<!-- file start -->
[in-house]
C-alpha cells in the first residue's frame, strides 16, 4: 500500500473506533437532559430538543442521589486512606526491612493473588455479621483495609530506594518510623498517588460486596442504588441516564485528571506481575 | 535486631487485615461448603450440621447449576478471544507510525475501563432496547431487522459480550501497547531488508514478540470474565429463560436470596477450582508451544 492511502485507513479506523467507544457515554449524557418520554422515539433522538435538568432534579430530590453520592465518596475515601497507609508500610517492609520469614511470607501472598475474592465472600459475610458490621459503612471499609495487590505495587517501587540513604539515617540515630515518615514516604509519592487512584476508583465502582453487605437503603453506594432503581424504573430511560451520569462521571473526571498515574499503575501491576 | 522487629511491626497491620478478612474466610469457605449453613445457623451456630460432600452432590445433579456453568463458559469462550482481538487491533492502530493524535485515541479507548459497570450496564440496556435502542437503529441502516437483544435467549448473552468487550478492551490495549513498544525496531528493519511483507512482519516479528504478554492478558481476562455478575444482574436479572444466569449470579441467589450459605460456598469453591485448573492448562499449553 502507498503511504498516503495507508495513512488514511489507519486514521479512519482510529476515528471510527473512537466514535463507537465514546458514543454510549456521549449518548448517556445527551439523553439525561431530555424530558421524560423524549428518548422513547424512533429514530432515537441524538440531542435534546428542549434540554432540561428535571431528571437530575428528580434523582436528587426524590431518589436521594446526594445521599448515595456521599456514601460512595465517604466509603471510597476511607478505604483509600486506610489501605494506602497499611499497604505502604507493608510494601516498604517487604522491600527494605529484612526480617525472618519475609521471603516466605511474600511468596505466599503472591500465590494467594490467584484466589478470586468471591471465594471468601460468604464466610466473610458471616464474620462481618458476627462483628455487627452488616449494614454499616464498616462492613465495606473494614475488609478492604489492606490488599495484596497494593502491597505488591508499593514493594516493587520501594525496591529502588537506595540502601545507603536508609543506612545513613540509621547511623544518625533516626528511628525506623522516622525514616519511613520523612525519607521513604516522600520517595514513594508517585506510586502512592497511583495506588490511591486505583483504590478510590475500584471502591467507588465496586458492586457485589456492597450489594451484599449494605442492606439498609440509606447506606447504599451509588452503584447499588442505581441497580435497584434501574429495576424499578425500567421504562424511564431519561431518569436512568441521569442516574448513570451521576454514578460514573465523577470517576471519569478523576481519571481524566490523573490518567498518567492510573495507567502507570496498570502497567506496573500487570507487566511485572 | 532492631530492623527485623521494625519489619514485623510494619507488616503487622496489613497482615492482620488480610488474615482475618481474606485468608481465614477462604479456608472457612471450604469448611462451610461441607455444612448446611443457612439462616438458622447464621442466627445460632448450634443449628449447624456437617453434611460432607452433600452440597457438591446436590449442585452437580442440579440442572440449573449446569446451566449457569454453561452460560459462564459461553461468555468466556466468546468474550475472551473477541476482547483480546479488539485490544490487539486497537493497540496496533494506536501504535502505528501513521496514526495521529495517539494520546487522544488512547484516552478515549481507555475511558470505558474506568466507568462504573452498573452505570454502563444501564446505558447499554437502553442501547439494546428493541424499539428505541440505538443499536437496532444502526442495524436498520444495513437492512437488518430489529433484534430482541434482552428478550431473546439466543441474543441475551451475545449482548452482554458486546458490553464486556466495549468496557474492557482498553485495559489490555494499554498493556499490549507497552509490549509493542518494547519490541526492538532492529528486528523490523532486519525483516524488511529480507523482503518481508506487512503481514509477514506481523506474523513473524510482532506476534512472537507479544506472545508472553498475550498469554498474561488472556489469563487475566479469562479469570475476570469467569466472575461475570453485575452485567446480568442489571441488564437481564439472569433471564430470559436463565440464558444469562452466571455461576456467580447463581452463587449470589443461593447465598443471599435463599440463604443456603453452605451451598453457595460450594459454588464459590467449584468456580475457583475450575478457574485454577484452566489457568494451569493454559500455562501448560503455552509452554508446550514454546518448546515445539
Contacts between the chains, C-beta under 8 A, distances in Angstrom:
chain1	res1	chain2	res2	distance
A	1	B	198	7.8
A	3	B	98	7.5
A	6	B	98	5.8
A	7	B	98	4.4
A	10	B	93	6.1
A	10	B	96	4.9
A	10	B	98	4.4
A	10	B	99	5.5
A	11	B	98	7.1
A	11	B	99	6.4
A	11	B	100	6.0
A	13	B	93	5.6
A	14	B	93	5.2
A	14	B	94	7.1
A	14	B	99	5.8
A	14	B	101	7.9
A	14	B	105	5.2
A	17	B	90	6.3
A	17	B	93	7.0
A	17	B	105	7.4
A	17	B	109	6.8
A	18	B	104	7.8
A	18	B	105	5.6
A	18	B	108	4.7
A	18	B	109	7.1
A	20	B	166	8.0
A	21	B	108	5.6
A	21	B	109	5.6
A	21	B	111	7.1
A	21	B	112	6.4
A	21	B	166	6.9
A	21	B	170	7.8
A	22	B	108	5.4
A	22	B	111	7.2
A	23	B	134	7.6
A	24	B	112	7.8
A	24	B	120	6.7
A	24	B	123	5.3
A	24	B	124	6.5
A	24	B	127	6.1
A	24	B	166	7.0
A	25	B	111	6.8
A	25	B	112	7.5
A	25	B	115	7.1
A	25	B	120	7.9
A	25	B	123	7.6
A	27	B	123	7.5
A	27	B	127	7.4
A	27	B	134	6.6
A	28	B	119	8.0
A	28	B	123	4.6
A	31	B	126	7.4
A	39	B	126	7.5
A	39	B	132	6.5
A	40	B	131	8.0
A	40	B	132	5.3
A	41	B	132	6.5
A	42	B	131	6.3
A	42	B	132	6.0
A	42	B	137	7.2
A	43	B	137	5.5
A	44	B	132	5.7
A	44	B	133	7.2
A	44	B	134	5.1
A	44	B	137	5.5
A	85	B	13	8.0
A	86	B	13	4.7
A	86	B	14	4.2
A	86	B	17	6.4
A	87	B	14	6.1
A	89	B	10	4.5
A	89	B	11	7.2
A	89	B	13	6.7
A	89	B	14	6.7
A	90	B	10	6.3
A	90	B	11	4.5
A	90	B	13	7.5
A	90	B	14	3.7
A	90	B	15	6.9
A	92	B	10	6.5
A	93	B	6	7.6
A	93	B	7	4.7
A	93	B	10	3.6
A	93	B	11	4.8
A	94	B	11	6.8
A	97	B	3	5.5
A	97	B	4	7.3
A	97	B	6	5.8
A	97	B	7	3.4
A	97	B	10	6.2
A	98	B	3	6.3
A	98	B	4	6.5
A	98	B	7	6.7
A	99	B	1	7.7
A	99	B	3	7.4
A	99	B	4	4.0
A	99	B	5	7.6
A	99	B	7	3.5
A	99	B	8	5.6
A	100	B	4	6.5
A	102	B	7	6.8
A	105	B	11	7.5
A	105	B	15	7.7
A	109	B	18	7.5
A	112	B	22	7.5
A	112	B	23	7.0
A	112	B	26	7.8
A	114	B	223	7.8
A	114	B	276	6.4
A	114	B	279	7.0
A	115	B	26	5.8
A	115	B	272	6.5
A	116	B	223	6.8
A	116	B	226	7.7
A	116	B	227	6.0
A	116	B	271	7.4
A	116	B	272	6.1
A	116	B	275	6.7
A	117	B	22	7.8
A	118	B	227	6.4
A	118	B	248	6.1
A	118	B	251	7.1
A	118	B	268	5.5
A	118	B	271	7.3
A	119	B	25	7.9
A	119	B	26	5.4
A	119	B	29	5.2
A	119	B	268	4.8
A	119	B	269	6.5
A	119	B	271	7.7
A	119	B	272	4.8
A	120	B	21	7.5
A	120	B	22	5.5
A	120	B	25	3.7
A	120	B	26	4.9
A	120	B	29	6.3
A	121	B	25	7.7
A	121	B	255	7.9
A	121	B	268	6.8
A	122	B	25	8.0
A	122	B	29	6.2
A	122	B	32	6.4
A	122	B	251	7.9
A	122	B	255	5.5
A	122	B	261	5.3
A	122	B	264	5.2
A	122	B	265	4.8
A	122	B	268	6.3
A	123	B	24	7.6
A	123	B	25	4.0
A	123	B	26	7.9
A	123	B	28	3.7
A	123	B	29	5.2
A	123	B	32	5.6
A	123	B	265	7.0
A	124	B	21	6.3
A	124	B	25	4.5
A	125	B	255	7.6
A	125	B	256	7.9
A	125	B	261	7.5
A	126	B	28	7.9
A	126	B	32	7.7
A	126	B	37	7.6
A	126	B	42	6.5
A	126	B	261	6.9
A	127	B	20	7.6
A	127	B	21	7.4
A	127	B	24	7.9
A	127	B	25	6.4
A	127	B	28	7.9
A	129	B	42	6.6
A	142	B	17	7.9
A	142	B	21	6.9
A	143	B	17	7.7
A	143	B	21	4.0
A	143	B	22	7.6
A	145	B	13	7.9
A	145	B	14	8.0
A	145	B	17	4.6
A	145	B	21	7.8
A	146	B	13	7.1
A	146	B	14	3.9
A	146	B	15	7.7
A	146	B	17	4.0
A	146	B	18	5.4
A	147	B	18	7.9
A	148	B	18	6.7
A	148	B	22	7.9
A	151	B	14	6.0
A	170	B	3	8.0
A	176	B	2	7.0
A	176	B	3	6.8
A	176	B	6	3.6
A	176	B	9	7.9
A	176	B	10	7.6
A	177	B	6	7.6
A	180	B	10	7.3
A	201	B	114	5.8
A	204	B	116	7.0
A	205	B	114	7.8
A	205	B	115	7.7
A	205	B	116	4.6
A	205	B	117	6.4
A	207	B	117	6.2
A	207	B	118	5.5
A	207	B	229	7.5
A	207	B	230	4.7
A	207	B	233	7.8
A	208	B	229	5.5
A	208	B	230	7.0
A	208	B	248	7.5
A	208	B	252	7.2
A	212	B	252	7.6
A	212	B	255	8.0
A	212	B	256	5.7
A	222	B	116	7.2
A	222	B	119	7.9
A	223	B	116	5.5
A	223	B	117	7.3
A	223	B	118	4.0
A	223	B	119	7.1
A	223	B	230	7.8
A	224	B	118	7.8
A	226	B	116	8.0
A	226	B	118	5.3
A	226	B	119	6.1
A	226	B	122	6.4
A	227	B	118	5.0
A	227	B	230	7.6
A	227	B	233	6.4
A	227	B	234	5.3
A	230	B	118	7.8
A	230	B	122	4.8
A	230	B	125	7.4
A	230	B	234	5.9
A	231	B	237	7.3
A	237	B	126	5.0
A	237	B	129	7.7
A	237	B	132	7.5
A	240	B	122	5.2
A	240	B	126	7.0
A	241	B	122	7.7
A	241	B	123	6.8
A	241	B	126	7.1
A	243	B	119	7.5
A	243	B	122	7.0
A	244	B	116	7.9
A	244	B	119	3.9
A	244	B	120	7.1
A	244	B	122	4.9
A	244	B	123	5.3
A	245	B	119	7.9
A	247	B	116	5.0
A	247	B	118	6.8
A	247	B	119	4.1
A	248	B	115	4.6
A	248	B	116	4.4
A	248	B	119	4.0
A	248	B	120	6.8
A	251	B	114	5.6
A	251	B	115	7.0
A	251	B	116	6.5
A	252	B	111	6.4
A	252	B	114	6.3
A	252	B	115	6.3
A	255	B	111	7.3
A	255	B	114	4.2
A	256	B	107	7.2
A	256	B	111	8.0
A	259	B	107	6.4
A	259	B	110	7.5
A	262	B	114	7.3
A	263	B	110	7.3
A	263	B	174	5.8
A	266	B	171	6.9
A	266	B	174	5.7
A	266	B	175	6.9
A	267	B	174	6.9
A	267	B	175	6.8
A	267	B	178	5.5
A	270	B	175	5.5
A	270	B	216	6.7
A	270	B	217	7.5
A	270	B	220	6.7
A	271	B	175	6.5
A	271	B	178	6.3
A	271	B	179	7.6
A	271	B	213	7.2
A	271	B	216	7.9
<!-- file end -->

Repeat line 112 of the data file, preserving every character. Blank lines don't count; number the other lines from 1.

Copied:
A	114	B	223	7.8